>>Denton Ebel: We have evidence of lots of
impacts on the Earth. In the United States, in Arizona, we have
the best-preserved impact crater on the surface of the Earth. It’s called, “Meteor Crater.” It should be, “Meteorite Crater,” shouldn’t
it? Because we have pieces of the actual iron
rock that made that crater that came off before the actual cratering event. That was about a kilometer in diameter. It’s a tiny crater. On the moon, you wouldn’t even notice it.
But it happened 50,000 years ago. So, that gives you an idea of how often big
things like that actually happen on the Earth. A thing moving faster than the speed of sound—much
faster than the speed of sound—will actually build up air pressure in front of it—it’s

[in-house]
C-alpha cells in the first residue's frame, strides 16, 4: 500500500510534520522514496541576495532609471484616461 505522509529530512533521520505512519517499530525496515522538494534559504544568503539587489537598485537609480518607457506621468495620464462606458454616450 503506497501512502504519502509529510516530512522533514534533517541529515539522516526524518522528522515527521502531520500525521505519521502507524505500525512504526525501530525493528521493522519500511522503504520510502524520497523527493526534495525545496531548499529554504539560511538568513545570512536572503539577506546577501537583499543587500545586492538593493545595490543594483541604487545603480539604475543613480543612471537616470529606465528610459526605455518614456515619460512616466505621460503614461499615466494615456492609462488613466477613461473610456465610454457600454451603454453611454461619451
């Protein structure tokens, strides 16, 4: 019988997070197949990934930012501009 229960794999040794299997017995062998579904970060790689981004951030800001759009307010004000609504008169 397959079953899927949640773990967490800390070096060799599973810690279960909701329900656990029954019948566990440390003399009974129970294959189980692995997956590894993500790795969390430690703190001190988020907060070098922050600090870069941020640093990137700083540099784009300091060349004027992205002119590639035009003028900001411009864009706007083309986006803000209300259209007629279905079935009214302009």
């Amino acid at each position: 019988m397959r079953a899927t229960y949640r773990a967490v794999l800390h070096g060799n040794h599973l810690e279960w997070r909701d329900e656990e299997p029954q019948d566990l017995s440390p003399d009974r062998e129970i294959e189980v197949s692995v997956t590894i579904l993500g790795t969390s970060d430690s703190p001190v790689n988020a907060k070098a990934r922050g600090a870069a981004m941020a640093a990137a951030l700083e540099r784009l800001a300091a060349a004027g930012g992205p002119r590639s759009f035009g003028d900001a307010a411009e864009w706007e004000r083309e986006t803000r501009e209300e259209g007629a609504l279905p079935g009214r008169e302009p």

called RAM pressure— and will essentially explode. This happens way up in the atmosphere
30 to 50 kilometers, depending on how fast an object is going and what angle it comes in at. And so, once these pieces of an object then
continue to come to Earth, they will spread out and slow down and eventually fall more
or less in free fall to the Earth.